Alabaster, is a species of stone, the basis of which is calcareous earth. Mixed with any acid, no effervescence takes place ; in this respect it differs from marble, but in its chemical properties it resembles gypsum, selenite, and plas-ter of Paris. There are three species of alabaster: the white-shining ; the yellowish ; and the variegated, a mixture of yellow and red. The last indeed, violently ferments with aqua-fortis, and burns to a pale yellow. It was formerly brought from Egypt, but is now obtained in several parts of England.

Mr. Boyle, speaking of the first sort, says, that, if finely powdered, and set in a bason over the fire, it will, when hot, assume the appearance of a fluid, rolling in waves, yielding to the smallest touch, and emitting vapour. On the departure of the heat, it loses these properties, and again becomes a mere incoherent powder. So great is the transparency of this stone, that it has sometimes been employed for windows, and at Florence a church still receives its light through the medium of alabaster. It is found in the greatest abundance near Co-blentz, in Germany ; near Cluni, in France ; near Rome, in Italy ; and in some places of Lorrain.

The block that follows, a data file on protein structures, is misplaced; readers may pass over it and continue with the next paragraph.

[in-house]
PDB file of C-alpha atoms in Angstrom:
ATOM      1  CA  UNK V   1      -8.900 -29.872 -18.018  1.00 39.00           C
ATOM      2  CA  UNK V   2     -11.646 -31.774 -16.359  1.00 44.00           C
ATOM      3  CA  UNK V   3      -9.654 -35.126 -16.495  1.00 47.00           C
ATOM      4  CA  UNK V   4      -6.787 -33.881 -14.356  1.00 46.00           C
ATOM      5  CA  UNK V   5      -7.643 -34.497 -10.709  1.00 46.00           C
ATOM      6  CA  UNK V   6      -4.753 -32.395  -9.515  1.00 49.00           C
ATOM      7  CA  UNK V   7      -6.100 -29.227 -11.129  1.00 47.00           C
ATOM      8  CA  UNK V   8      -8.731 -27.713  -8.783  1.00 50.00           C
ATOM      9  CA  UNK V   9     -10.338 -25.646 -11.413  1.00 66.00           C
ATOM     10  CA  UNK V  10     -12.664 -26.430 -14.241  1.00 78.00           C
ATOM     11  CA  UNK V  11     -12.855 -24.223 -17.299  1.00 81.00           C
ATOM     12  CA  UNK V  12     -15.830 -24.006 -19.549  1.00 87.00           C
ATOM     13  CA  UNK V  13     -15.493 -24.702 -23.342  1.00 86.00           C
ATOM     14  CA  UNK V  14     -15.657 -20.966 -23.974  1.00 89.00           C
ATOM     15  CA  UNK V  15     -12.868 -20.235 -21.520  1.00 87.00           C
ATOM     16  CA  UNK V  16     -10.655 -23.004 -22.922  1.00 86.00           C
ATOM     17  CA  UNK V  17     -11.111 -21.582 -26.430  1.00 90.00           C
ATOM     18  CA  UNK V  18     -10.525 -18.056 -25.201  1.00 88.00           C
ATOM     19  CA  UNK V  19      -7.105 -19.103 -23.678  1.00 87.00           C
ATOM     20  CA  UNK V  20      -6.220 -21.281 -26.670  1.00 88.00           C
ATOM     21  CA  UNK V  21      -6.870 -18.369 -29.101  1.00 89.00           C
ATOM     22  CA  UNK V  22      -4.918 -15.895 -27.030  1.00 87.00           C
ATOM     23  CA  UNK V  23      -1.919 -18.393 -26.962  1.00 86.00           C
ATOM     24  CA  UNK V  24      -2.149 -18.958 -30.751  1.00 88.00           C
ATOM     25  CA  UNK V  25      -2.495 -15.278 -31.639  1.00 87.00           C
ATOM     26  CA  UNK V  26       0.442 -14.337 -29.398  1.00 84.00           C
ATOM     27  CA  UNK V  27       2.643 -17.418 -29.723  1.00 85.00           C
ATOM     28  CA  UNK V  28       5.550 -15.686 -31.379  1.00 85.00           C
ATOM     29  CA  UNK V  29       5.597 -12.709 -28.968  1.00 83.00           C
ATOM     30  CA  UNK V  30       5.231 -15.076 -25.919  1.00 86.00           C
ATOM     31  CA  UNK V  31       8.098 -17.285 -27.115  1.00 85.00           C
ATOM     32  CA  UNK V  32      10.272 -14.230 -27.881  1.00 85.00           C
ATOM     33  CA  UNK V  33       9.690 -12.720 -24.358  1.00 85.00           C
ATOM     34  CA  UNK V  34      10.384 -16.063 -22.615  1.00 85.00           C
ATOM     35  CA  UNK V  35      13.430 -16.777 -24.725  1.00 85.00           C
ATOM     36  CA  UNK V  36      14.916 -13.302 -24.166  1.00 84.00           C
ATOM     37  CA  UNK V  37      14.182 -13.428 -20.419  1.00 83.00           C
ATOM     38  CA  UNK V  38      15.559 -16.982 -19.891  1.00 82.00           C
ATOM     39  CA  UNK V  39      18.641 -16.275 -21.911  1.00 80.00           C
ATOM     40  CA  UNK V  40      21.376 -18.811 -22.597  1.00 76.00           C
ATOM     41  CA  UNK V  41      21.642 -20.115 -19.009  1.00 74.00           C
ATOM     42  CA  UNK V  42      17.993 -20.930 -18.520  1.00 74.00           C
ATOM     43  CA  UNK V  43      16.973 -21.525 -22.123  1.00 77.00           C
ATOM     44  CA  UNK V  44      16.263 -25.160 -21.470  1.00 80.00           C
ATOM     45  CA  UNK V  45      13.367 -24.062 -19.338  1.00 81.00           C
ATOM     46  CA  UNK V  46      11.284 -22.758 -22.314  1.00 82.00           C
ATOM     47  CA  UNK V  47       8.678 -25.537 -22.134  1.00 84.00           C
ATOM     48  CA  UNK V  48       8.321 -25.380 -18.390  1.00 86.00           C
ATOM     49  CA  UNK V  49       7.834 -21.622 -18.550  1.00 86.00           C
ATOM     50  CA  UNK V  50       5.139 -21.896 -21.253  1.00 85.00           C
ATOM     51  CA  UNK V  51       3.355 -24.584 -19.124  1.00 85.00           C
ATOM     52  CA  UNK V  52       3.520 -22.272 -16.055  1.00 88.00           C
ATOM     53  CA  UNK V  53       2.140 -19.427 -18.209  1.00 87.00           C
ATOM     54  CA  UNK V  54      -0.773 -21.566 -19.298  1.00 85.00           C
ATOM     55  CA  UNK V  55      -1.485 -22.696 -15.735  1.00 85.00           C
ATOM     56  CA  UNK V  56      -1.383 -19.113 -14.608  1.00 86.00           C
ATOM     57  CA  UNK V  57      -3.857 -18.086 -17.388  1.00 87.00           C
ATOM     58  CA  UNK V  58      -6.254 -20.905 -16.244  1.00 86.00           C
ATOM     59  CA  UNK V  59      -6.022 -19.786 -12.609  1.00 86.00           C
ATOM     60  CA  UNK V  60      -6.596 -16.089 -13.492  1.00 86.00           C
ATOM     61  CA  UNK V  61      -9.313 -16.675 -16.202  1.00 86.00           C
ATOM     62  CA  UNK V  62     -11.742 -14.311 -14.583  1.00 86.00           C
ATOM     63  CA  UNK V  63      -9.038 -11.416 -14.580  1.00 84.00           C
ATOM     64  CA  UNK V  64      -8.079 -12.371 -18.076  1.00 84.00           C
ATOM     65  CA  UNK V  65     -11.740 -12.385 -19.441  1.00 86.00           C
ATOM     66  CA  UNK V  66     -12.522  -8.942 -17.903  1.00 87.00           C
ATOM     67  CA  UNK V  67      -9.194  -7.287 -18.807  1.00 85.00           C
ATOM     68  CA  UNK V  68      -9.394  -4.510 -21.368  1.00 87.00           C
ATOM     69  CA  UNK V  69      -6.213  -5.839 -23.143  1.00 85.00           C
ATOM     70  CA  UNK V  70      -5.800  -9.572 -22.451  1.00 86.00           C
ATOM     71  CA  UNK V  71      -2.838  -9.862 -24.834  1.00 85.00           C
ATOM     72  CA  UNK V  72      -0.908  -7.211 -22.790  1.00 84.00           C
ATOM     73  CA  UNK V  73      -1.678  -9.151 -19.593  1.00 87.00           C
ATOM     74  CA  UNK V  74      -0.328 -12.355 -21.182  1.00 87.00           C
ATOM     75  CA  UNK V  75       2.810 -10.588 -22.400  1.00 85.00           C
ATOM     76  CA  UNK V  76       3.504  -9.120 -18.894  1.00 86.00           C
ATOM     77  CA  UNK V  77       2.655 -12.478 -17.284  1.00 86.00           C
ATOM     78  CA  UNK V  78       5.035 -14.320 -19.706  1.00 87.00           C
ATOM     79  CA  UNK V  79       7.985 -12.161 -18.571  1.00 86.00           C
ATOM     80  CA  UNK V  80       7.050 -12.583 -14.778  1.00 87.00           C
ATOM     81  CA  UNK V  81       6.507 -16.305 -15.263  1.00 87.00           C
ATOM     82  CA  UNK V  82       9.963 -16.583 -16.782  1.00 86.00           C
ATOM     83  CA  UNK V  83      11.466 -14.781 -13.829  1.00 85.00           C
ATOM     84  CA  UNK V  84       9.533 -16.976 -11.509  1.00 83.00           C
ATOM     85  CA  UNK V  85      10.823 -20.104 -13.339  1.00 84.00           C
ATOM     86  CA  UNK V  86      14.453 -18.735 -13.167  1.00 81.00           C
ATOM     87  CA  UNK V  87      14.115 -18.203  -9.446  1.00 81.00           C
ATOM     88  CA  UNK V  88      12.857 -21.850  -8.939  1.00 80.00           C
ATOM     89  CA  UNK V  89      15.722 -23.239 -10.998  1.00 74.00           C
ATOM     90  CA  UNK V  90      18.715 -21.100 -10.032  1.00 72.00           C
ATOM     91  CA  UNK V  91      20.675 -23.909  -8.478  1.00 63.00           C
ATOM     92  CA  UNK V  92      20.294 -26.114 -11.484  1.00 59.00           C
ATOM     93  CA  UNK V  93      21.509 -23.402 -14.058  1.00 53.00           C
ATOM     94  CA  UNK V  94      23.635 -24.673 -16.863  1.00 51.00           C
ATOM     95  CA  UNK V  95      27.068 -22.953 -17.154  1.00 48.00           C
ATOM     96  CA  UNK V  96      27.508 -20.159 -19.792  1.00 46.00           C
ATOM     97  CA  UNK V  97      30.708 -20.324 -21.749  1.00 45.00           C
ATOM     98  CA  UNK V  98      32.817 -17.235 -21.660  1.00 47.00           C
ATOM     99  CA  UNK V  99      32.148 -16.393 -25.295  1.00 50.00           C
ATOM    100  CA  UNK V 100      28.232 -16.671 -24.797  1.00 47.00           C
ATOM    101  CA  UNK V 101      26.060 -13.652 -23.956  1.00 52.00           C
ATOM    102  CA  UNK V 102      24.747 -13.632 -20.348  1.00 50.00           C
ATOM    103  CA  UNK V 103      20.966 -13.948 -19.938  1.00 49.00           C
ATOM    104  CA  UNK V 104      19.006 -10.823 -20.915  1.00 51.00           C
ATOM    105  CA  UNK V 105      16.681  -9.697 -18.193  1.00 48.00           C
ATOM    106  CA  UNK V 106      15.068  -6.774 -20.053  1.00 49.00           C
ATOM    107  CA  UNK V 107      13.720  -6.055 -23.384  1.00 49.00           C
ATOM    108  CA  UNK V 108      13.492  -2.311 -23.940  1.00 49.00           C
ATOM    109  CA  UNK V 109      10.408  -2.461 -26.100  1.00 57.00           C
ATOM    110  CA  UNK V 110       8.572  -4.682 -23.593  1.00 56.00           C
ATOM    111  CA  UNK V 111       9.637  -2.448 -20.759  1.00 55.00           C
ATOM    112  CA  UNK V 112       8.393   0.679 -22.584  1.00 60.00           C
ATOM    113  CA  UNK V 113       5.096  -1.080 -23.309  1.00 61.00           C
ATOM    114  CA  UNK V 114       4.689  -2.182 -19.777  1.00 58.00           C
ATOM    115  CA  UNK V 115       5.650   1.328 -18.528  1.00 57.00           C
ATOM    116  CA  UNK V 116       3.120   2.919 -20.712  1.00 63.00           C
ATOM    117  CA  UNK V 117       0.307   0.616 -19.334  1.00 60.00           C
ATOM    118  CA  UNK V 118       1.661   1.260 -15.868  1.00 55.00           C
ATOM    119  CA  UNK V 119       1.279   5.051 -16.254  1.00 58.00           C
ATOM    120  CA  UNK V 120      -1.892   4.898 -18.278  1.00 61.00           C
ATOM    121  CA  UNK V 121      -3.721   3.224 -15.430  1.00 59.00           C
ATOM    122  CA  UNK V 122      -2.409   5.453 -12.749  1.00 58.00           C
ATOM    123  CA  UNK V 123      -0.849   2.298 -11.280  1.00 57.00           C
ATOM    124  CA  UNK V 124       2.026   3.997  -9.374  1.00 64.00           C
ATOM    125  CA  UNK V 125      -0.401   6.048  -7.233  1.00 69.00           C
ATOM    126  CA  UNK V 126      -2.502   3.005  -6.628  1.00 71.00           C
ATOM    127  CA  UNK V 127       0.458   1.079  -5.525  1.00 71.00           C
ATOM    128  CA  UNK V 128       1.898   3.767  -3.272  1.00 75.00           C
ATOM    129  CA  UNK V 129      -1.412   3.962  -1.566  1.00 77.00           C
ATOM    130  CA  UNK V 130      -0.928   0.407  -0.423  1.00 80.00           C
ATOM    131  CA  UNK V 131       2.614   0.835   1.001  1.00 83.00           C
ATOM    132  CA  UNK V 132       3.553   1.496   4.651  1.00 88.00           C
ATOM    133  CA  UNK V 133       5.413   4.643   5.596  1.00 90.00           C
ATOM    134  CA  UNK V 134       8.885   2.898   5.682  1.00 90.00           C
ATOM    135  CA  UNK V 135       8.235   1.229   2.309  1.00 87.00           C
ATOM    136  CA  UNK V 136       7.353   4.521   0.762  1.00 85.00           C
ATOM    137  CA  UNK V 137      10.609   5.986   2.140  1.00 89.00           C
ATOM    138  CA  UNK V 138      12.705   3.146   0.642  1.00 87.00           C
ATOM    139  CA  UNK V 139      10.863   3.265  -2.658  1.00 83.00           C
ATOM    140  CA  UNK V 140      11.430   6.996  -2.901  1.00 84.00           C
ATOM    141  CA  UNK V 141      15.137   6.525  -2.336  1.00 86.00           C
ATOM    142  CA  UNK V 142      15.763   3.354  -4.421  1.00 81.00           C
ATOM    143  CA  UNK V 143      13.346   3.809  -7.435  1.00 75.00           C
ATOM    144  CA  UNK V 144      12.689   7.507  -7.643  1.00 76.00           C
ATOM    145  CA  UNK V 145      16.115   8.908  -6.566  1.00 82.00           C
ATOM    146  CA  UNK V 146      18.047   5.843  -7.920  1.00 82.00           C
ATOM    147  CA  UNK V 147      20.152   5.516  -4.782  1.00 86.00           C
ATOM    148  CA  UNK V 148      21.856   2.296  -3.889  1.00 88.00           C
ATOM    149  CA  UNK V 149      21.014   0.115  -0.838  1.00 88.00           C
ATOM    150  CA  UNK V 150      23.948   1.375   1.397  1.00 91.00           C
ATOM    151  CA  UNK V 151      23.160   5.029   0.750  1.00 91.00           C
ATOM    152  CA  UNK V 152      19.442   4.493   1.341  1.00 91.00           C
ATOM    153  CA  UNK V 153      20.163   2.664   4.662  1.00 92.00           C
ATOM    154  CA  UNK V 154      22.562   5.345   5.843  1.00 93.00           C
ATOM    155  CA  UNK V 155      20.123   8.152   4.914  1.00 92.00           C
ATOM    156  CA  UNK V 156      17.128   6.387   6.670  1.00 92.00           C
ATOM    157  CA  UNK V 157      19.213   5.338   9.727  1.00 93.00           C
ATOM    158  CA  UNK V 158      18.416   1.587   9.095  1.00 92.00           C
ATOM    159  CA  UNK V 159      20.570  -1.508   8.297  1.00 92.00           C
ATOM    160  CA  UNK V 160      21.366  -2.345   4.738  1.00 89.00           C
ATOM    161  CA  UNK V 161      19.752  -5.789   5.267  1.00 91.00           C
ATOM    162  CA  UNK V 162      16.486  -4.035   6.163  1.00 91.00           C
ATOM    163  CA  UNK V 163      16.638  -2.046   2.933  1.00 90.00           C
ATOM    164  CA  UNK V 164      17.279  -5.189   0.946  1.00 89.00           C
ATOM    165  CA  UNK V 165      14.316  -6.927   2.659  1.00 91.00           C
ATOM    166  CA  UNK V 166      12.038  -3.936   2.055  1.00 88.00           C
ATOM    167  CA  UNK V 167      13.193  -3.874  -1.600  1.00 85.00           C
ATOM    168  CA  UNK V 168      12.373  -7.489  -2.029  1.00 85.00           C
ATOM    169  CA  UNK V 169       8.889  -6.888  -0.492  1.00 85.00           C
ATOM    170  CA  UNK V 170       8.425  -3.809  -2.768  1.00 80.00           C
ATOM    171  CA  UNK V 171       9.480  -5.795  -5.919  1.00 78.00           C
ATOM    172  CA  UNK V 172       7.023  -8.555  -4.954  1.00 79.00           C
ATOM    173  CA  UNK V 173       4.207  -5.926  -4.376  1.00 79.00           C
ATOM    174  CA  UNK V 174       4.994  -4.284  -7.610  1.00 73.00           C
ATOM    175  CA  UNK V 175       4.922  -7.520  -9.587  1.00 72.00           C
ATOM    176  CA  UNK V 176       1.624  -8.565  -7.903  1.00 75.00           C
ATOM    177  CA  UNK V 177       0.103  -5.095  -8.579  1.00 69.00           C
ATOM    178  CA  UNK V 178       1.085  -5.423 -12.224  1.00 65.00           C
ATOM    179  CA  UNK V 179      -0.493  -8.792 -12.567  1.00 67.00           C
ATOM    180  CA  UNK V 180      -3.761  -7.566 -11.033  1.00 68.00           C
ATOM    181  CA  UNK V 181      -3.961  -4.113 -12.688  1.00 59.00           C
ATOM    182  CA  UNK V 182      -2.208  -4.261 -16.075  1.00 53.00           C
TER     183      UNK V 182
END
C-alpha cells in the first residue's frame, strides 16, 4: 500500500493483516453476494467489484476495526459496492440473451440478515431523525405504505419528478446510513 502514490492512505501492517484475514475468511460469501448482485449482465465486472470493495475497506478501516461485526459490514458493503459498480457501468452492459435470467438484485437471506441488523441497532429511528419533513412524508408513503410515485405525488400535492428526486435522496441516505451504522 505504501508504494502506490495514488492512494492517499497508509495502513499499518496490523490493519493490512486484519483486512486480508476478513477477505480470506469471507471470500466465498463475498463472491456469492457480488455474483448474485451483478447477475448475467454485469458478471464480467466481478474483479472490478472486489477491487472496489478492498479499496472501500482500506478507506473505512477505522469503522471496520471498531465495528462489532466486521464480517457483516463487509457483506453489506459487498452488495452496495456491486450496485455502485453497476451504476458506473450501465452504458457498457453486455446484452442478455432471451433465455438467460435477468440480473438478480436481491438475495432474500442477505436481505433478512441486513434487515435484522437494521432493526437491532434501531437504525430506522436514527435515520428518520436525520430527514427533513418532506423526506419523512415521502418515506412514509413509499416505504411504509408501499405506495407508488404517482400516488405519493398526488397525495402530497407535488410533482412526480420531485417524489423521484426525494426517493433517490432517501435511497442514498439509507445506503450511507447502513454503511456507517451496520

Alabaster, or marble, may be cleaned by the following process : beat pumice stones to an impalpable powder, and mix it up with verjuice : let it stand for two hours, then dip into it a sponge, and rub the marble or alabaster, wash it with a linen cloth and fresh water, and dry it with clean linen rags.